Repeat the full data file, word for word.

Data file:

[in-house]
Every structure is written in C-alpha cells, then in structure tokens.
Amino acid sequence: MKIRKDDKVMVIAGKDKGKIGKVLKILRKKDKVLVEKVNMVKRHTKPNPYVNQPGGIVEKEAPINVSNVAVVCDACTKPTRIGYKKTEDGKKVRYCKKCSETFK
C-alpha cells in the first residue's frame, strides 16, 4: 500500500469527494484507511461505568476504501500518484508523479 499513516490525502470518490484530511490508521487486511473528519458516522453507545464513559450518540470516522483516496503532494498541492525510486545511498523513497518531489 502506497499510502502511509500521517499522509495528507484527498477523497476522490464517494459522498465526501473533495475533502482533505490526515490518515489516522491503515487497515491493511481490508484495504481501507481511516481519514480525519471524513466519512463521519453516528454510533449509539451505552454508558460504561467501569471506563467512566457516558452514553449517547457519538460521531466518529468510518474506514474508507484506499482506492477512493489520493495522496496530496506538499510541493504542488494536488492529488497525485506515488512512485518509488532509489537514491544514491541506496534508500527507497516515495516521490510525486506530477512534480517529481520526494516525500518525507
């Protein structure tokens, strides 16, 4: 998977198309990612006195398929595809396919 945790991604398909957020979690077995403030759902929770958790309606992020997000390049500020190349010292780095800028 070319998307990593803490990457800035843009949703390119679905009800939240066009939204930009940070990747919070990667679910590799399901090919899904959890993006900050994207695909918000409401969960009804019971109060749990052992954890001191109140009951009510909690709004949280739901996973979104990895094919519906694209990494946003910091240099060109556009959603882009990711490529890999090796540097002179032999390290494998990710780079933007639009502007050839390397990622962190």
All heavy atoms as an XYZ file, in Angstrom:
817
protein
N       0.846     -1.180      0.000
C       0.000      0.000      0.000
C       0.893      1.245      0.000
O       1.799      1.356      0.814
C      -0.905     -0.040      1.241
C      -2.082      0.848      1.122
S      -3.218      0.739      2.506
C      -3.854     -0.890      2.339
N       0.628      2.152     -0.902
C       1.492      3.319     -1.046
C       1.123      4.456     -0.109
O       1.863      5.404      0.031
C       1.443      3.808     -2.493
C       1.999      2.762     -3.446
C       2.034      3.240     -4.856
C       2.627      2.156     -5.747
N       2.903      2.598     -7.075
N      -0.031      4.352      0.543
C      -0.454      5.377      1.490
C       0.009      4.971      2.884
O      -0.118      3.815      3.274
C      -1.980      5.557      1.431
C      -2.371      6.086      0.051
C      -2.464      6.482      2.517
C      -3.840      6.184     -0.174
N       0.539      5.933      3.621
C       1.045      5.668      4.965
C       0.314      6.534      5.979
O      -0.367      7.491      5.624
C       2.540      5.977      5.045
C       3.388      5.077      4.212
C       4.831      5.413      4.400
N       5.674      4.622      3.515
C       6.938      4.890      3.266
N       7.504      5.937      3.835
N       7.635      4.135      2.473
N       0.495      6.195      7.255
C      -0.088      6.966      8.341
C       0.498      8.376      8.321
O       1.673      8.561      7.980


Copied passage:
[in-house]
Every structure is written in C-alpha cells, then in structure tokens.
Amino acid sequence: MKIRKDDKVMVIAGKDKGKIGKVLKILRKKDKVLVEKVNMVKRHTKPNPYVNQPGGIVEKEAPINVSNVAVVCDACTKPTRIGYKKTEDGKKVRYCKKCSETFK
C-alpha cells in the first residue's frame, strides 16, 4: 500500500469527494484507511461505568476504501500518484508523479 499513516490525502470518490484530511490508521487486511473528519458516522453507545464513559450518540470516522483516496503532494498541492525510486545511498523513497518531489 502506497499510502502511509500521517499522509495528507484527498477523497476522490464517494459522498465526501473533495475533502482533505490526515490518515489516522491503515487497515491493511481490508484495504481501507481511516481519514480525519471524513466519512463521519453516528454510533449509539451505552454508558460504561467501569471506563467512566457516558452514553449517547457519538460521531466518529468510518474506514474508507484506499482506492477512493489520493495522496496530496506538499510541493504542488494536488492529488497525485506515488512512485518509488532509489537514491544514491541506496534508500527507497516515495516521490510525486506530477512534480517529481520526494516525500518525507
């Protein structure tokens, strides 16, 4: 998977198309990612006195398929595809396919 945790991604398909957020979690077995403030759902929770958790309606992020997000390049500020190349010292780095800028 070319998307990593803490990457800035843009949703390119679905009800939240066009939204930009940070990747919070990667679910590799399901090919899904959890993006900050994207695909918000409401969960009804019971109060749990052992954890001191109140009951009510909690709004949280739901996973979104990895094919519906694209990494946003910091240099060109556009959603882009990711490529890999090796540097002179032999390290494998990710780079933007639009502007050839390397990622962190």
All heavy atoms as an XYZ file, in Angstrom:
817
protein
N       0.846     -1.180      0.000
C       0.000      0.000      0.000
C       0.893      1.245      0.000
O       1.799      1.356      0.814
C      -0.905     -0.040      1.241
C      -2.082      0.848      1.122
S      -3.218      0.739      2.506
C      -3.854     -0.890      2.339
N       0.628      2.152     -0.902
C       1.492      3.319     -1.046
C       1.123      4.456     -0.109
O       1.863      5.404      0.031
C       1.443      3.808     -2.493
C       1.999      2.762     -3.446
C       2.034      3.240     -4.856
C       2.627      2.156     -5.747
N       2.903      2.598     -7.075
N      -0.031      4.352      0.543
C      -0.454      5.377      1.490
C       0.009      4.971      2.884
O      -0.118      3.815      3.274
C      -1.980      5.557      1.431
C      -2.371      6.086      0.051
C      -2.464      6.482      2.517
C      -3.840      6.184     -0.174
N       0.539      5.933      3.621
C       1.045      5.668      4.965
C       0.314      6.534      5.979
O      -0.367      7.491      5.624
C       2.540      5.977      5.045
C       3.388      5.077      4.212
C       4.831      5.413      4.400
N       5.674      4.622      3.515
C       6.938      4.890      3.266
N       7.504      5.937      3.835
N       7.635      4.135      2.473
N       0.495      6.195      7.255
C      -0.088      6.966      8.341
C       0.498      8.376      8.321
O       1.673      8.561      7.980